The EU has hit back at AstraZeneca’s plan to provide fewer doses of its COVID-19 vaccine than expected, saying it wants to see exactly where supplies have been delivered so far.
Moreover, it plans to rush through legislation requiring that all companies producing vaccines against COVID-19 in the EU have to notify the Commission when they want to export to third countries, according to Commissioner Stella Kyriakides, who is in charge of the EU vaccine rollout.
That would include the Pfizer/BioNTech vaccine – which is made in Belgium – and has sparked concerns that supplies of that vaccine destined for the UK could be held back as a retaliatory move.
In a statement, Kyriakides said AZ’s responses to enquiries “have not been satisfactory so far”, and another meeting of EU27 member states has been scheduled for Wednesday to discuss the matter further.
On Friday, AZ told the Commission it was falling behind on its supply targets because of production delays, following in the footsteps of Pfizer/BioNTech, which has also had to reduce supplies due to capacity constraints at the Belgian plant.
To recap, the AZ vaccine – developed in conjunction with Oxford University – hasn’t yet been approved in the EU, although the Commission says that should occur “by the end of this week”.
The EU has ordered 300 million doses and has an option on 100 million more, but a Reuters report says first-quarter deliveries to the EU could be 60% lower than expected at around 31 million.
The combative stance taken by the EU has led some to suggest it is diverting attention from criticism of a much slower-than-expected rollout of vaccines, a process which is being managed centrally by the Commission, by some member states including Germany.
Other countries, including Australia and Thailand, have also been informed of a reduction in supply of the AZ shot, according to the BBC, which suggests that problems at a plant in Belgium run by one of AZ’s manufacturing partners is at the root of the issue, although other reports point to spoiled batches and problems sourcing some raw materials.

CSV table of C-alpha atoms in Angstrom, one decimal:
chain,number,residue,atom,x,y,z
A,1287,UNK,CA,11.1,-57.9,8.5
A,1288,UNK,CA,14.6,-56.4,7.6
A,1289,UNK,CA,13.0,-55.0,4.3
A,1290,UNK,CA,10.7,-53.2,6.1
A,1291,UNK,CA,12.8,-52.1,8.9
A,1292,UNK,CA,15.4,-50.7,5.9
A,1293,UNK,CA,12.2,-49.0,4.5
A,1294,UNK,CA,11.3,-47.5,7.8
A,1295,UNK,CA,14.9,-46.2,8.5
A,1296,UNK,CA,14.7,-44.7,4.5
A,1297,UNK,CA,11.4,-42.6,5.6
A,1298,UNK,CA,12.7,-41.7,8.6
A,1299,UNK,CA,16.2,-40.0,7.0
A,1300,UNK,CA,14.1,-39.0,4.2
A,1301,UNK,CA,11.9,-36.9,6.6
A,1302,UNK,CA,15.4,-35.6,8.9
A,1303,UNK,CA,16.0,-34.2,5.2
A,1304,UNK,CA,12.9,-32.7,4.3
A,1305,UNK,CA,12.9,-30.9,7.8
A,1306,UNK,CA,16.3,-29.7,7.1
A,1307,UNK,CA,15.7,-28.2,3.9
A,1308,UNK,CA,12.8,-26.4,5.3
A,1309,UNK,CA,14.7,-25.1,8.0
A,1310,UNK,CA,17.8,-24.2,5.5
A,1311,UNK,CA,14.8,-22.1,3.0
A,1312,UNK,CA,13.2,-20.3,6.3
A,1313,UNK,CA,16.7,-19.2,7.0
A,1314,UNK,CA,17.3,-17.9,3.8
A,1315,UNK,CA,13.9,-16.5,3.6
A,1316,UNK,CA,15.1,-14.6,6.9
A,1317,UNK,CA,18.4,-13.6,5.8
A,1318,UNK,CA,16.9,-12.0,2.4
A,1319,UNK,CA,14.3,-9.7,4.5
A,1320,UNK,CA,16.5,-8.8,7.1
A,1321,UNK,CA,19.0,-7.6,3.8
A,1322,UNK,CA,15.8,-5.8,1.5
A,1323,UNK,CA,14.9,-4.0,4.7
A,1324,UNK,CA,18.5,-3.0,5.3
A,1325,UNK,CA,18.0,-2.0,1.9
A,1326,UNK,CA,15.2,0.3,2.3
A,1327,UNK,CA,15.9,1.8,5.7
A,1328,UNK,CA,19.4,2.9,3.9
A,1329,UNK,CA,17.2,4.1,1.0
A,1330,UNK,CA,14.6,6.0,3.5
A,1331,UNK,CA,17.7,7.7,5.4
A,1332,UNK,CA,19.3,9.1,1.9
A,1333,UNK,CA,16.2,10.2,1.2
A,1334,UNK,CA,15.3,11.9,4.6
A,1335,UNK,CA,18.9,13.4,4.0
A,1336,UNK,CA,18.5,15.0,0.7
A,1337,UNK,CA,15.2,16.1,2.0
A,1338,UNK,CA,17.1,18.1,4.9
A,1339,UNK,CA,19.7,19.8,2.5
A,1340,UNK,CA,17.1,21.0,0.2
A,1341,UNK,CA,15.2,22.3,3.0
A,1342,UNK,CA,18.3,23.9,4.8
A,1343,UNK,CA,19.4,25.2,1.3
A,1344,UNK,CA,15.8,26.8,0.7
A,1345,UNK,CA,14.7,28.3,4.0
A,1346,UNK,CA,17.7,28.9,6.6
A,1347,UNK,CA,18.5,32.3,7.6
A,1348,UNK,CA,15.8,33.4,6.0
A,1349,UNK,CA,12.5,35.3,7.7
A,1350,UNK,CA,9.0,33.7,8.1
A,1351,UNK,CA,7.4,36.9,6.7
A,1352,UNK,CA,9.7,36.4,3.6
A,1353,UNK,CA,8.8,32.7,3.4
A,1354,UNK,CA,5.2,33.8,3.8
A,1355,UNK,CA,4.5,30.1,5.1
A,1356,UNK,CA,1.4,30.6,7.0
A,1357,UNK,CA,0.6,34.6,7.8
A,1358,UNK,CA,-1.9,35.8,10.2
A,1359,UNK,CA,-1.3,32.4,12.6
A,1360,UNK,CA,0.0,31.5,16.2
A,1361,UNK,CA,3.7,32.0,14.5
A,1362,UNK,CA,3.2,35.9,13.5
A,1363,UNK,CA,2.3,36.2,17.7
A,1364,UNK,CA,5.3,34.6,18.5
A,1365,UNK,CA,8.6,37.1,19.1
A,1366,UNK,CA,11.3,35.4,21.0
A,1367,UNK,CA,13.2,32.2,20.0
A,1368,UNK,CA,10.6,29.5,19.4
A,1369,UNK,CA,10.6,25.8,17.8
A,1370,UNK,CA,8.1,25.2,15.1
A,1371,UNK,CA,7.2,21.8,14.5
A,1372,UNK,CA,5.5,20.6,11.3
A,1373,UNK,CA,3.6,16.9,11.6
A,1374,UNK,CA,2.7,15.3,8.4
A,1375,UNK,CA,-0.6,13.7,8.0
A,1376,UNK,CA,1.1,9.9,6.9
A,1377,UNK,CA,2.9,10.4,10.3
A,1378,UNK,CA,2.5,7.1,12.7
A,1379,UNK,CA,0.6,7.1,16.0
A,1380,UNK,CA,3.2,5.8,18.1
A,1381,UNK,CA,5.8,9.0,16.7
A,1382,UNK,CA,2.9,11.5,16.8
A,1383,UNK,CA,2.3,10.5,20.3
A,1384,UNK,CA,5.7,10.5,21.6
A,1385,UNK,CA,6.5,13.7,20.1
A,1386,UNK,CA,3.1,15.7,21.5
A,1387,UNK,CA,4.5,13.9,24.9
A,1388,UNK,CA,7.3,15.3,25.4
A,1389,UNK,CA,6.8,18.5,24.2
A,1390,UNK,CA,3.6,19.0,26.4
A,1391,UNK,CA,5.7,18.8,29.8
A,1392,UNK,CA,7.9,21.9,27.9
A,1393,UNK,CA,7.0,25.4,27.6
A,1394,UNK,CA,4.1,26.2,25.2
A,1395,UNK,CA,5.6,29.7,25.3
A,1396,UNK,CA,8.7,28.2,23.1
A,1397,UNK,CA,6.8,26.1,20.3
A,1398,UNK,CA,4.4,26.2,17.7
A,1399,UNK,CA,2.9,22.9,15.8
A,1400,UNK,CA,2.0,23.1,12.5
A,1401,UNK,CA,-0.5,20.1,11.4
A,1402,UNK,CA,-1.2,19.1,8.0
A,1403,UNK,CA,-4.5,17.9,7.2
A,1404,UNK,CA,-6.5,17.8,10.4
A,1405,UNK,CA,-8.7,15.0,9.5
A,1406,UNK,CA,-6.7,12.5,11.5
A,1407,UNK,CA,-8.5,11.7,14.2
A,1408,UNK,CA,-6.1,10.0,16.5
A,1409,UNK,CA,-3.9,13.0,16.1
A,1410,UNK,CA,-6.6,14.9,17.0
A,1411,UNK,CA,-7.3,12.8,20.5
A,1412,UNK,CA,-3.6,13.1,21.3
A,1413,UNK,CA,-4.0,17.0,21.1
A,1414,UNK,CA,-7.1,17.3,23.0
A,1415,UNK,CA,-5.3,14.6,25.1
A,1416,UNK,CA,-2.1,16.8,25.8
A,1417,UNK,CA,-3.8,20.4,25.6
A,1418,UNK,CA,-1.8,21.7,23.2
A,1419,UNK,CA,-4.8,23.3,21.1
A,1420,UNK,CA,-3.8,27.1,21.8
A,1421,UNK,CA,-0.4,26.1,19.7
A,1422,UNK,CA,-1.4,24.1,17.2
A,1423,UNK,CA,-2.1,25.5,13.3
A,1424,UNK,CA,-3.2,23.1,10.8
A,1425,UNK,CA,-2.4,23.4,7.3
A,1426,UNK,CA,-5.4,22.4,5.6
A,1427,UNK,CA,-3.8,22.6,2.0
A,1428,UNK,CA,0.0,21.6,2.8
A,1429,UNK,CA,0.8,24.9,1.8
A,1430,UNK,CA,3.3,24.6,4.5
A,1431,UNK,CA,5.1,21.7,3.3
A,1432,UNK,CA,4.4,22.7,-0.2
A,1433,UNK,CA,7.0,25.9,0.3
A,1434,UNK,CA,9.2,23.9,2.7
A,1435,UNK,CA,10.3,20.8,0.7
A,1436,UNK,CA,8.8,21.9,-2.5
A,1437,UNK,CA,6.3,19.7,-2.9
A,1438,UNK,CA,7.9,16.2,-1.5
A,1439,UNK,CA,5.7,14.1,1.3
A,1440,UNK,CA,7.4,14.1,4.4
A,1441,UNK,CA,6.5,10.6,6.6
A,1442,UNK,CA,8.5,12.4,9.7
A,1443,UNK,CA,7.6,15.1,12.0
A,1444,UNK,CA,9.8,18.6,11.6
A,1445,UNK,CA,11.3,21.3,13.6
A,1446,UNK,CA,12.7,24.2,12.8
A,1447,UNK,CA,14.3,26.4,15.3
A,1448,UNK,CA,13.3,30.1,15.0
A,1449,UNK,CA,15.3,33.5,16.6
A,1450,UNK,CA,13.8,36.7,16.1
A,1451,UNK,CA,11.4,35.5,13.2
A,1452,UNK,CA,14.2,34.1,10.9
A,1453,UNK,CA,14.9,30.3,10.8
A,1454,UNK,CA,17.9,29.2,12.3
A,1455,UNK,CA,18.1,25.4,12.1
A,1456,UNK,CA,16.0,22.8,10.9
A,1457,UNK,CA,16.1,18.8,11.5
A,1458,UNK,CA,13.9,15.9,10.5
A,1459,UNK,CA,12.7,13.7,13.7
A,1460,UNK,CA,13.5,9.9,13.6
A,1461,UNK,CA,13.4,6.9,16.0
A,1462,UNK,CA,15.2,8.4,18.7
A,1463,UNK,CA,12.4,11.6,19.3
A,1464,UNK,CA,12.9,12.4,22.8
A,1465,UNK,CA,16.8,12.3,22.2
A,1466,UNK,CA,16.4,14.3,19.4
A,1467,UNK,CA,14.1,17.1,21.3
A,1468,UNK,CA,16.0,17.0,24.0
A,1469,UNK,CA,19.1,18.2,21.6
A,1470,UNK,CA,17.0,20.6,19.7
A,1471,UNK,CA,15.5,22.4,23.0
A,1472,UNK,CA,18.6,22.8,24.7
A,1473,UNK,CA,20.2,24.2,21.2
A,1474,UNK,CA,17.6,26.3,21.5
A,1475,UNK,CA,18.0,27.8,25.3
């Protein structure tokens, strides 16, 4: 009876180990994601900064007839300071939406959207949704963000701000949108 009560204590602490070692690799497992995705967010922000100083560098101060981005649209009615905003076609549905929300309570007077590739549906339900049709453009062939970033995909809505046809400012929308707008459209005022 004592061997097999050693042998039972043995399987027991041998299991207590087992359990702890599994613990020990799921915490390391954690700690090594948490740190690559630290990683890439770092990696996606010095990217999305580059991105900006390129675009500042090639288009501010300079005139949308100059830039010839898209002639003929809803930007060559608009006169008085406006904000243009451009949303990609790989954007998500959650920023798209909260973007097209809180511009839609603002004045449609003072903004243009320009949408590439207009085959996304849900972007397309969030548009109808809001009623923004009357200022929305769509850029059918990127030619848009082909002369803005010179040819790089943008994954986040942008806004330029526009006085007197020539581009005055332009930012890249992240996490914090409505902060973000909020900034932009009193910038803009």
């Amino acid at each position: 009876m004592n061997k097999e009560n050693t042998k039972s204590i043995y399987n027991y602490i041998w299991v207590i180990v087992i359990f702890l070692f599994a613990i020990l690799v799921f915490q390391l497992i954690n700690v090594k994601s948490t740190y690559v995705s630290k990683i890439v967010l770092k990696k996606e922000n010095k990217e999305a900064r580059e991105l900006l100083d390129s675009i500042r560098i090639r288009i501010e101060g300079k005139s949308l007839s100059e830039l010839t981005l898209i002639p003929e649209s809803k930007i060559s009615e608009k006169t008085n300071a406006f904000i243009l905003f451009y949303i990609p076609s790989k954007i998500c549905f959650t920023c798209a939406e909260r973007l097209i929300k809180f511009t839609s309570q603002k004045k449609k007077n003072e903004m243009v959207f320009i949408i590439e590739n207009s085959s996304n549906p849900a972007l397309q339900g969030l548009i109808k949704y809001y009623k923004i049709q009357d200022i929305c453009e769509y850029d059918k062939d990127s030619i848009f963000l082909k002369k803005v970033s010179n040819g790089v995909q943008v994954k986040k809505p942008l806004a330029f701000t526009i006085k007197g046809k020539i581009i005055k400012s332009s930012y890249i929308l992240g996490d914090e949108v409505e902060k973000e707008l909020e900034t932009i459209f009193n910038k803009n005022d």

A spokesperson for AZ said: “While there is no scheduled delay to the start of shipments of our vaccine should we receive approval in Europe, initial volumes will be lower than originally anticipated due to reduced yields at a manufacturing site within our European supply chain. We will be supplying tens of millions of doses in February and March to the EU, as we continue to ramp up production volumes.”
The EU’s target is to vaccinate 70% of the adult population of EU countries by the summer, which looks unlikely if supply issues persist. The UK government has said it is confident the supply of vaccines will not be disrupted by the EU’s export plans.
Meanwhile, AZ has also been forced to defend its vaccine after an unsourced report in German financial newspaper Handelsblatt claimed that it only has efficacy of 8% in people aged over 65.
The company says that is “completely incorrect. In the UK, the JCVI [Joint Committee on Vaccination and Immunisation] supported use in this population and MHRA included this group without dose adjustment in the authorisation for emergency supply.”
It goes on: “In November, we published data in The Lancet demonstrating that older adults showed strong immune responses to the vaccine, with 100% of older adults generating spike-specific antibodies after the second dose.”
Moderna takes on new strains
Moderna meanwhile has said that its vaccine seems to be effective against the emerging UK and South African variants of SARS-CoV-2, but appears less effective against the latter when it comes to stimulating the production of antibodies.
The company it is starting a trial of a new vaccine against the B1351 variant, which is more transmissible and may also be associated with higher mortality, saying it wants to make sure that a shot will be available in the next few months as a precautionary measure.
The current shot produces antibodies that are six-fold lower against the SA variant than the original form of SARS-CoV-2, but are still at levels expected to be protective, said the US biotech.
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